Khonsu (Chonsu, Khensu, Khons, Chons or Khonshu) is an Egyptian deity belonging to the religion of ancient Egypt, God of the Moon, time and knowledge.
His name means traveler and could refer to the moon’s journey across the night sky. He was also the God who measured the passage of time, a characteristic shared with the other moon god Thoth: While the latter determined time in general, Khonsu was related to the time of men. He was also part of the Theban triad along with Amun and Mut, of whom he was considered a son.
He made an appearance in the Pyramid Texts and the Coffin Texts, but Khonsu did not reach the peak of his popularity and influence until the New Kingdom, when he was called the greatest god among the Great Gods.
Many parts of the Karnak temple complex were dedicated to Khonsu, in the Ramesside period. The main temple of him, in the Karnak complex, is in good condition and on one of the walls there is a cosmogony in which Khonsu is near the great serpent that makes the cosmic egg fertile during the creation of the world.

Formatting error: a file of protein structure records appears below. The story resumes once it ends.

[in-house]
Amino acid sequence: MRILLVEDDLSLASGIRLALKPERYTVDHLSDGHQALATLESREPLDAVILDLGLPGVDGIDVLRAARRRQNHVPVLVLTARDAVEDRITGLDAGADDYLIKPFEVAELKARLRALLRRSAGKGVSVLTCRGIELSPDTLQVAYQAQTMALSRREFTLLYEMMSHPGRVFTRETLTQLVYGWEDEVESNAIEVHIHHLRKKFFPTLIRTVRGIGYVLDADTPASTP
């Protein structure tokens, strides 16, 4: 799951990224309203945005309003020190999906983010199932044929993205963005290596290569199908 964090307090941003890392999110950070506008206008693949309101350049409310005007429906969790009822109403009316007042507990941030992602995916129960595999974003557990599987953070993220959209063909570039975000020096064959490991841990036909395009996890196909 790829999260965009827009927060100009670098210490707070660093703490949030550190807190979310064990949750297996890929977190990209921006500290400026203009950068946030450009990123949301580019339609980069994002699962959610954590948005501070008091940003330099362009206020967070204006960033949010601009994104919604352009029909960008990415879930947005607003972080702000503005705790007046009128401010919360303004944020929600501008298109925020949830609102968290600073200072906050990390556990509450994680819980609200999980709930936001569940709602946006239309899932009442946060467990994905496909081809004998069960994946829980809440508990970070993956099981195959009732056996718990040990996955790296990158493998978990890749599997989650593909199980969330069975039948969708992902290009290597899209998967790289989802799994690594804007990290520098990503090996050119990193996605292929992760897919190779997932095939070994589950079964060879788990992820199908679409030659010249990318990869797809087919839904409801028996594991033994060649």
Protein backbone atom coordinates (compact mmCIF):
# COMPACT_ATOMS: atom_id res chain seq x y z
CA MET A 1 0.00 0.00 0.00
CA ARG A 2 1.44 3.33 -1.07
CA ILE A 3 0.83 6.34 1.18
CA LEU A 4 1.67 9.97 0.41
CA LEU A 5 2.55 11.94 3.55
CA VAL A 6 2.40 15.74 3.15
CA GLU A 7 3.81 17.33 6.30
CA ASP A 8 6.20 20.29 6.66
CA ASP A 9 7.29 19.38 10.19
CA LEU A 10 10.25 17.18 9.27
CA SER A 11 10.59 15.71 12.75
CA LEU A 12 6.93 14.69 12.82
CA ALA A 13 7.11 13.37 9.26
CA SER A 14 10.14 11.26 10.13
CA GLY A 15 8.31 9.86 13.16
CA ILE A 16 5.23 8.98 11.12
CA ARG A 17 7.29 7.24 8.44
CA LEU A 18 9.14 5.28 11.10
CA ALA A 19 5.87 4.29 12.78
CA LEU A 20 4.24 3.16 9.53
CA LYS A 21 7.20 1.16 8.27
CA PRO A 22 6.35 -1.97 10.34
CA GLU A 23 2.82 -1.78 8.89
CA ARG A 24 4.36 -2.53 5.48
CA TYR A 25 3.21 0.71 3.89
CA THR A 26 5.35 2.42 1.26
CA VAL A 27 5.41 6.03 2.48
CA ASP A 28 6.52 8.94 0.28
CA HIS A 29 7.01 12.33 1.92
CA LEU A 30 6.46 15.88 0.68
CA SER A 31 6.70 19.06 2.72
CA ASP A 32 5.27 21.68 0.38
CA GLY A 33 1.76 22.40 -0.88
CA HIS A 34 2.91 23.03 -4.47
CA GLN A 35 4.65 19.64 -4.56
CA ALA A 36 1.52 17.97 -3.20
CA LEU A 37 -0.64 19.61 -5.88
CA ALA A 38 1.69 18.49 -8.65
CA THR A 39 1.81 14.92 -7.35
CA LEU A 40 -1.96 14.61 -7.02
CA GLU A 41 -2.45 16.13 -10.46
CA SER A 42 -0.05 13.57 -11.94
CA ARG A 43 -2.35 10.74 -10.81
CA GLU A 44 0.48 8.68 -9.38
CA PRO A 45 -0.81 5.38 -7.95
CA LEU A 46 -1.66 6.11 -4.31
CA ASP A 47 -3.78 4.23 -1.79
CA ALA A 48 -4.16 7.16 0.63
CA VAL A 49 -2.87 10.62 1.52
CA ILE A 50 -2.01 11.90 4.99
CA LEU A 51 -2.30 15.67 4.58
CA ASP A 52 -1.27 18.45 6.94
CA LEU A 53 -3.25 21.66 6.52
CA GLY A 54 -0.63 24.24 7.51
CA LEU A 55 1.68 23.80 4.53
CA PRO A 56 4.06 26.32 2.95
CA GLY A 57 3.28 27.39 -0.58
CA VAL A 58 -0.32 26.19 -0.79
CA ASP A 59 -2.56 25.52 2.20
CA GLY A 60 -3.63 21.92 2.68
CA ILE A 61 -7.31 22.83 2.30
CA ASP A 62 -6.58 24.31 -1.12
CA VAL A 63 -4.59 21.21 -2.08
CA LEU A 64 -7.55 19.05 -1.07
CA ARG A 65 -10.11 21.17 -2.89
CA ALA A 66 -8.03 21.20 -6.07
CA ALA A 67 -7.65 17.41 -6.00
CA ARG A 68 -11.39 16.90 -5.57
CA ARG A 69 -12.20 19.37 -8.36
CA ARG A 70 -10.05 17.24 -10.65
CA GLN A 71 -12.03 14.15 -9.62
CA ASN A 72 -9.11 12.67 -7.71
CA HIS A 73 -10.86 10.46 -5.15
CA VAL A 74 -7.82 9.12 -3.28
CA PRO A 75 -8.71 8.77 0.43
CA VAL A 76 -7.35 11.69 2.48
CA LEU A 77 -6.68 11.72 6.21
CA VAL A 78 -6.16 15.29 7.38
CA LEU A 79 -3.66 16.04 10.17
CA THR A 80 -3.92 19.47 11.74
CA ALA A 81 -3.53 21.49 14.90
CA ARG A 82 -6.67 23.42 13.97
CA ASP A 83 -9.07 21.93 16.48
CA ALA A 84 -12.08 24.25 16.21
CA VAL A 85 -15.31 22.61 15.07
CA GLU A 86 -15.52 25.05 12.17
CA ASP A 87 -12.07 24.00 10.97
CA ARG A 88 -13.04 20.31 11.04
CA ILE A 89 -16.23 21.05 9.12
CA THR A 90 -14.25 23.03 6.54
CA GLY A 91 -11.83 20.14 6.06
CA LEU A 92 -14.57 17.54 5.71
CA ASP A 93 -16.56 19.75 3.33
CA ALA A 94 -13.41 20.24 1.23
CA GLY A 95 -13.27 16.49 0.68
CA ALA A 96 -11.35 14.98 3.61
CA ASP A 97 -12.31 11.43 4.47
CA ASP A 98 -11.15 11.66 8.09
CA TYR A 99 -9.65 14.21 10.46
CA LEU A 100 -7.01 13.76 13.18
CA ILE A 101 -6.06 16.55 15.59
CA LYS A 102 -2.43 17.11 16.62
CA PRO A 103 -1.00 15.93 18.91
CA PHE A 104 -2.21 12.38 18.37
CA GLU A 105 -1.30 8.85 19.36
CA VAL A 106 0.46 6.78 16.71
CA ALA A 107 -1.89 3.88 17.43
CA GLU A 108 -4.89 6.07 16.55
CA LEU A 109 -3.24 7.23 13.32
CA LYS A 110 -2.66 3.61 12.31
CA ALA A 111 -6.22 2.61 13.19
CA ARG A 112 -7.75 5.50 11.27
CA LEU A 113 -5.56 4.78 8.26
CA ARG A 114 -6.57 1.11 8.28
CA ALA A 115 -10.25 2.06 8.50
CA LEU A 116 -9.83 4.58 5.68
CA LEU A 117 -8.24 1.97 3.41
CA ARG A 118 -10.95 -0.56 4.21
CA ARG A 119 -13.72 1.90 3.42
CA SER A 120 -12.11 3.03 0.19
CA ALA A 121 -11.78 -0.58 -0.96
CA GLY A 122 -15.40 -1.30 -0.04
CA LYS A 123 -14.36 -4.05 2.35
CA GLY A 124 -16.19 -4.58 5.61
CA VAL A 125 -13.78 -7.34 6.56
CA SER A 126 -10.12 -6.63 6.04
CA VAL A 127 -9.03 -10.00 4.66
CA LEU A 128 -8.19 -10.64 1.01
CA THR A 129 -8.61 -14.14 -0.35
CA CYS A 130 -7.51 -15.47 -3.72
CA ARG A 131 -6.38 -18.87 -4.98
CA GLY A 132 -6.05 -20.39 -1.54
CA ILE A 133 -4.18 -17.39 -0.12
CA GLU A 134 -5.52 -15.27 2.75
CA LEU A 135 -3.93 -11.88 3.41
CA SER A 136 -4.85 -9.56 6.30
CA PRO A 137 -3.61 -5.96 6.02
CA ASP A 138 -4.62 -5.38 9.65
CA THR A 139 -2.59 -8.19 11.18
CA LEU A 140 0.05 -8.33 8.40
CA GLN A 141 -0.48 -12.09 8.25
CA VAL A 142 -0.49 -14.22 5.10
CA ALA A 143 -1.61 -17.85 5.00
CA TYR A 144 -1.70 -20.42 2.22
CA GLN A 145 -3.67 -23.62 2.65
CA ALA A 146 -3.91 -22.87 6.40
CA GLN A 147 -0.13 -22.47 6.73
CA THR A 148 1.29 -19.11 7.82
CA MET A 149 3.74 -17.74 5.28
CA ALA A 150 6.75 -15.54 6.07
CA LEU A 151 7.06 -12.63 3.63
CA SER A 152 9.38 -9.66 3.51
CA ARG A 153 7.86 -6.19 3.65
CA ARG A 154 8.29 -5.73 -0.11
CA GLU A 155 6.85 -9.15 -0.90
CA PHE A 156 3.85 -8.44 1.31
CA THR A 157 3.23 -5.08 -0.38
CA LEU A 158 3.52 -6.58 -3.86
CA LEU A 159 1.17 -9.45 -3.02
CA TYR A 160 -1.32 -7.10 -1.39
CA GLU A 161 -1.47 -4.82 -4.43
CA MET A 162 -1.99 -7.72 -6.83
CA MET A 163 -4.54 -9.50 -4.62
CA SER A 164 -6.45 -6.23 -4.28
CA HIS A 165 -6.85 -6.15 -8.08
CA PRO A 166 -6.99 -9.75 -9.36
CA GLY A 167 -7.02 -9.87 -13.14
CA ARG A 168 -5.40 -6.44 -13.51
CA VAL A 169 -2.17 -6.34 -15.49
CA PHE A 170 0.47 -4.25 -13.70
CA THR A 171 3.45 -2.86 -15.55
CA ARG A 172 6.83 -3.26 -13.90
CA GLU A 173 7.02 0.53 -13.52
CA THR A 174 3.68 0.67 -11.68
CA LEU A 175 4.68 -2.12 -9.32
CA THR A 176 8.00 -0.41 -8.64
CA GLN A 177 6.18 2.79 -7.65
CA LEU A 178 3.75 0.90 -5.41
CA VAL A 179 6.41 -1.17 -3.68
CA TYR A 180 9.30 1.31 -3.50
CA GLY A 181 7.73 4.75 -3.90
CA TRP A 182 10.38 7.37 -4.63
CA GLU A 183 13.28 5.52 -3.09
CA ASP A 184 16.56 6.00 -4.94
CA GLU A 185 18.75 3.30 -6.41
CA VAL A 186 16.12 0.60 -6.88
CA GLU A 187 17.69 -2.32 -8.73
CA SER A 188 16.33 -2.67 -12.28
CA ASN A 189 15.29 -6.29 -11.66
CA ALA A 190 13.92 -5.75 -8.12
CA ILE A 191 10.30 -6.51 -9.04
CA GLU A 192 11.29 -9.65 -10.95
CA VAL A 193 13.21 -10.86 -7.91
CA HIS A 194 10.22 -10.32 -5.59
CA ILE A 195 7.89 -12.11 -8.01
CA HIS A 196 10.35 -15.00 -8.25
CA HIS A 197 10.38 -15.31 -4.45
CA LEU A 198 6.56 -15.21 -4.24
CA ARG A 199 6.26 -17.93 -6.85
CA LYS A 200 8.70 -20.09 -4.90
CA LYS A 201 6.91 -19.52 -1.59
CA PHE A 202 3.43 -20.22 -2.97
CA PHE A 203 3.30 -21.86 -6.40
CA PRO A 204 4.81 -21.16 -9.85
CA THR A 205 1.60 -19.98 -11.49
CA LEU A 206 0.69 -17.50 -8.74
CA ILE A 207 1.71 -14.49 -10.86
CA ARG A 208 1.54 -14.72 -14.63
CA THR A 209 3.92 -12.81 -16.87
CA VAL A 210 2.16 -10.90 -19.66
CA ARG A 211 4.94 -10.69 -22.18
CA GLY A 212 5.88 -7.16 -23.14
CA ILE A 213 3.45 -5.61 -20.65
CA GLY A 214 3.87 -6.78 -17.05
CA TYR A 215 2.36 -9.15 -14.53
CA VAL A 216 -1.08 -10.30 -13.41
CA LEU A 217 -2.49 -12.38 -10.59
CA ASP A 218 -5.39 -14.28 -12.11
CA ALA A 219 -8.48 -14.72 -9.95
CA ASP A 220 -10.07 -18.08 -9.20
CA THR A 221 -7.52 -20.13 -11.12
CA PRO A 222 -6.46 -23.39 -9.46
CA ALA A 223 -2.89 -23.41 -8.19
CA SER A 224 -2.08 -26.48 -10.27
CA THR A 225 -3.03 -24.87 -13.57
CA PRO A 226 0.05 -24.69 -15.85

Ancient Egyptian God Khonsu: Iconography
Bearded man in walking position (Ancient Kingdom), who transforms into a mummified child, crowned by a crescent Moon and lunar disc; with uraeus and side ponytail, as a distinctive of youth.
He carries a “was-sceptre“, with djed, ankh, heka, crook and flail, and sometimes the menat necklace on his chest or in his hands.
He was also represented as a man with the head of a falcon, crowned with the lunar disk and a crescent moon; and other variants, such as baboon (considered as a lunar animal by the ancient Egyptians), bull or double bull.
In late times, he was represented as “god that drives away evil spirits”, healer god.